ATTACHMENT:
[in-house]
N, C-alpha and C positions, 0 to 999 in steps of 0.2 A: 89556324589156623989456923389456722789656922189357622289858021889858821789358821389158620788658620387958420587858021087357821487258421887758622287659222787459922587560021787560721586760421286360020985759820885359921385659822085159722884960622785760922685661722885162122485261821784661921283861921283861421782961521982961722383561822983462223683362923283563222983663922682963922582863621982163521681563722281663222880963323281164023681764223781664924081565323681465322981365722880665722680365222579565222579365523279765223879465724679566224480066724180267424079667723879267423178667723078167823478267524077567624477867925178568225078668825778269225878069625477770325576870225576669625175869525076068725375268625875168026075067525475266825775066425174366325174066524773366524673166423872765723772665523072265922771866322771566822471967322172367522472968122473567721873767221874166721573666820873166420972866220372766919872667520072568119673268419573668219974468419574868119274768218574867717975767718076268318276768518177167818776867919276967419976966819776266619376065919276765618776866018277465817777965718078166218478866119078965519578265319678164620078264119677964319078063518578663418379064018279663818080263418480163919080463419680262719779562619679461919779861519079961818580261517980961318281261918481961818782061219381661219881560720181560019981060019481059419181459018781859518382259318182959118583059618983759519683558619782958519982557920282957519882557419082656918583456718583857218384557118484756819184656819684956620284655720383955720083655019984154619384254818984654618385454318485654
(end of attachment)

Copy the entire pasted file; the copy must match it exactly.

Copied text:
[in-house]
N, C-alpha and C positions, 0 to 999 in steps of 0.2 A: 89556324589156623989456923389456722789656922189357622289858021889858821789358821389158620788658620387958420587858021087357821487258421887758622287659222787459922587560021787560721586760421286360020985759820885359921385659822085159722884960622785760922685661722885162122485261821784661921283861921283861421782961521982961722383561822983462223683362923283563222983663922682963922582863621982163521681563722281663222880963323281164023681764223781664924081565323681465322981365722880665722680365222579565222579365523279765223879465724679566224480066724180267424079667723879267423178667723078167823478267524077567624477867925178568225078668825778269225878069625477770325576870225576669625175869525076068725375268625875168026075067525475266825775066425174366325174066524773366524673166423872765723772665523072265922771866322771566822471967322172367522472968122473567721873767221874166721573666820873166420972866220372766919872667520072568119673268419573668219974468419574868119274768218574867717975767718076268318276768518177167818776867919276967419976966819776266619376065919276765618776866018277465817777965718078166218478866119078965519578265319678164620078264119677964319078063518578663418379064018279663818080263418480163919080463419680262719779562619679461919779861519079961818580261517980961318281261918481961818782061219381661219881560720181560019981060019481059419181459018781859518382259318182959118583059618983759519683558619782958519982557920282957519882557419082656918583456718583857218384557118484756819184656819684956620284655720383955720083655019984154619384254818984654618385454318485654